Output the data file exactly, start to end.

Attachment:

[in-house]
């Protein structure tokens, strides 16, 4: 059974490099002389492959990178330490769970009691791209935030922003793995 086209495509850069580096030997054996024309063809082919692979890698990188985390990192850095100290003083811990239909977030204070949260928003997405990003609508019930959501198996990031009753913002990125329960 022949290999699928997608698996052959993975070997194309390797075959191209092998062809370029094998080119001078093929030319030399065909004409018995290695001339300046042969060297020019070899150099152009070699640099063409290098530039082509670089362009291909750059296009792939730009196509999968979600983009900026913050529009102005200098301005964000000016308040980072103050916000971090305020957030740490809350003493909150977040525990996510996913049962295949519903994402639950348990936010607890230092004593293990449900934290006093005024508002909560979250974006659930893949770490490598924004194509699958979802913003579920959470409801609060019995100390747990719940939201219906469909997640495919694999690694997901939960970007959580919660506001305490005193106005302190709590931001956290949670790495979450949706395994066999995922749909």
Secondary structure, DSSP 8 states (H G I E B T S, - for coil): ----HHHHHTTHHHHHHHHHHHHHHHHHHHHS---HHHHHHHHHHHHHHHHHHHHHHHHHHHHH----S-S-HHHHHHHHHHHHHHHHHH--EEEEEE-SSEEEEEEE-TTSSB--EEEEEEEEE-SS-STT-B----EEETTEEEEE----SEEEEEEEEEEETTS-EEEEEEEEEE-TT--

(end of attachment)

[in-house]
């Protein structure tokens, strides 16, 4: 059974490099002389492959990178330490769970009691791209935030922003793995 086209495509850069580096030997054996024309063809082919692979890698990188985390990192850095100290003083811990239909977030204070949260928003997405990003609508019930959501198996990031009753913002990125329960 022949290999699928997608698996052959993975070997194309390797075959191209092998062809370029094998080119001078093929030319030399065909004409018995290695001339300046042969060297020019070899150099152009070699640099063409290098530039082509670089362009291909750059296009792939730009196509999968979600983009900026913050529009102005200098301005964000000016308040980072103050916000971090305020957030740490809350003493909150977040525990996510996913049962295949519903994402639950348990936010607890230092004593293990449900934290006093005024508002909560979250974006659930893949770490490598924004194509699958979802913003579920959470409801609060019995100390747990719940939201219906469909997640495919694999690694997901939960970007959580919660506001305490005193106005302190709590931001956290949670790495979450949706395994066999995922749909």
Secondary structure, DSSP 8 states (H G I E B T S, - for coil): ----HHHHHTTHHHHHHHHHHHHHHHHHHHHS---HHHHHHHHHHHHHHHHHHHHHHHHHHHHH----S-S-HHHHHHHHHHHHHHHHHH--EEEEEE-SSEEEEEEE-TTSSB--EEEEEEEEE-SS-STT-B----EEETTEEEEE----SEEEEEEEEEEETTS-EEEEEEEEEE-TT--